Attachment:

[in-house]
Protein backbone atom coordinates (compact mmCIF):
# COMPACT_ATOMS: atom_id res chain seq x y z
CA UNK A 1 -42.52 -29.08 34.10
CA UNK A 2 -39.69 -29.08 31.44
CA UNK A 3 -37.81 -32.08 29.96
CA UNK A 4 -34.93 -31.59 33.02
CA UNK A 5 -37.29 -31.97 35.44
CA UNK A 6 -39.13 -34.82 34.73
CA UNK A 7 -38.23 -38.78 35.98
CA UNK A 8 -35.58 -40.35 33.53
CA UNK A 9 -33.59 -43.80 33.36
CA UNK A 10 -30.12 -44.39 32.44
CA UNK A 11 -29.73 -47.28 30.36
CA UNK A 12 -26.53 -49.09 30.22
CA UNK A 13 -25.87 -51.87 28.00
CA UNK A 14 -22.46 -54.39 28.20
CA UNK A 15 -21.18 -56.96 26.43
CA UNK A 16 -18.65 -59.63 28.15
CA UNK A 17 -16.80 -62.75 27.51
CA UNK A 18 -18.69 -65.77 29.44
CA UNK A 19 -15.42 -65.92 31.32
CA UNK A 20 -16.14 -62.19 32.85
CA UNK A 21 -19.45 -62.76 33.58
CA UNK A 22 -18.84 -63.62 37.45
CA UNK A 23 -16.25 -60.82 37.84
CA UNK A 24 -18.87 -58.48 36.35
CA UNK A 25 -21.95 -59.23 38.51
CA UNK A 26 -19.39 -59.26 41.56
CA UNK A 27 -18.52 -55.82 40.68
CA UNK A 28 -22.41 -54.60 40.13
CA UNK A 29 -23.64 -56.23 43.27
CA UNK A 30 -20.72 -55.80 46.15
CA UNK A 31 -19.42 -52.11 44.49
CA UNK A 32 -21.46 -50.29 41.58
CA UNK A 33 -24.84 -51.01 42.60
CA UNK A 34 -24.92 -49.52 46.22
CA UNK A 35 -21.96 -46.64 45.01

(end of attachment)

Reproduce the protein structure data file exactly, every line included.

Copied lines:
[in-house]
Protein backbone atom coordinates (compact mmCIF):
# COMPACT_ATOMS: atom_id res chain seq x y z
CA UNK A 1 -42.52 -29.08 34.10
CA UNK A 2 -39.69 -29.08 31.44
CA UNK A 3 -37.81 -32.08 29.96
CA UNK A 4 -34.93 -31.59 33.02
CA UNK A 5 -37.29 -31.97 35.44
CA UNK A 6 -39.13 -34.82 34.73
CA UNK A 7 -38.23 -38.78 35.98
CA UNK A 8 -35.58 -40.35 33.53
CA UNK A 9 -33.59 -43.80 33.36
CA UNK A 10 -30.12 -44.39 32.44
CA UNK A 11 -29.73 -47.28 30.36
CA UNK A 12 -26.53 -49.09 30.22
CA UNK A 13 -25.87 -51.87 28.00
CA UNK A 14 -22.46 -54.39 28.20
CA UNK A 15 -21.18 -56.96 26.43
CA UNK A 16 -18.65 -59.63 28.15
CA UNK A 17 -16.80 -62.75 27.51
CA UNK A 18 -18.69 -65.77 29.44
CA UNK A 19 -15.42 -65.92 31.32
CA UNK A 20 -16.14 -62.19 32.85
CA UNK A 21 -19.45 -62.76 33.58
CA UNK A 22 -18.84 -63.62 37.45
CA UNK A 23 -16.25 -60.82 37.84
CA UNK A 24 -18.87 -58.48 36.35
CA UNK A 25 -21.95 -59.23 38.51
CA UNK A 26 -19.39 -59.26 41.56
CA UNK A 27 -18.52 -55.82 40.68
CA UNK A 28 -22.41 -54.60 40.13
CA UNK A 29 -23.64 -56.23 43.27
CA UNK A 30 -20.72 -55.80 46.15
CA UNK A 31 -19.42 -52.11 44.49
CA UNK A 32 -21.46 -50.29 41.58
CA UNK A 33 -24.84 -51.01 42.60
CA UNK A 34 -24.92 -49.52 46.22
CA UNK A 35 -21.96 -46.64 45.01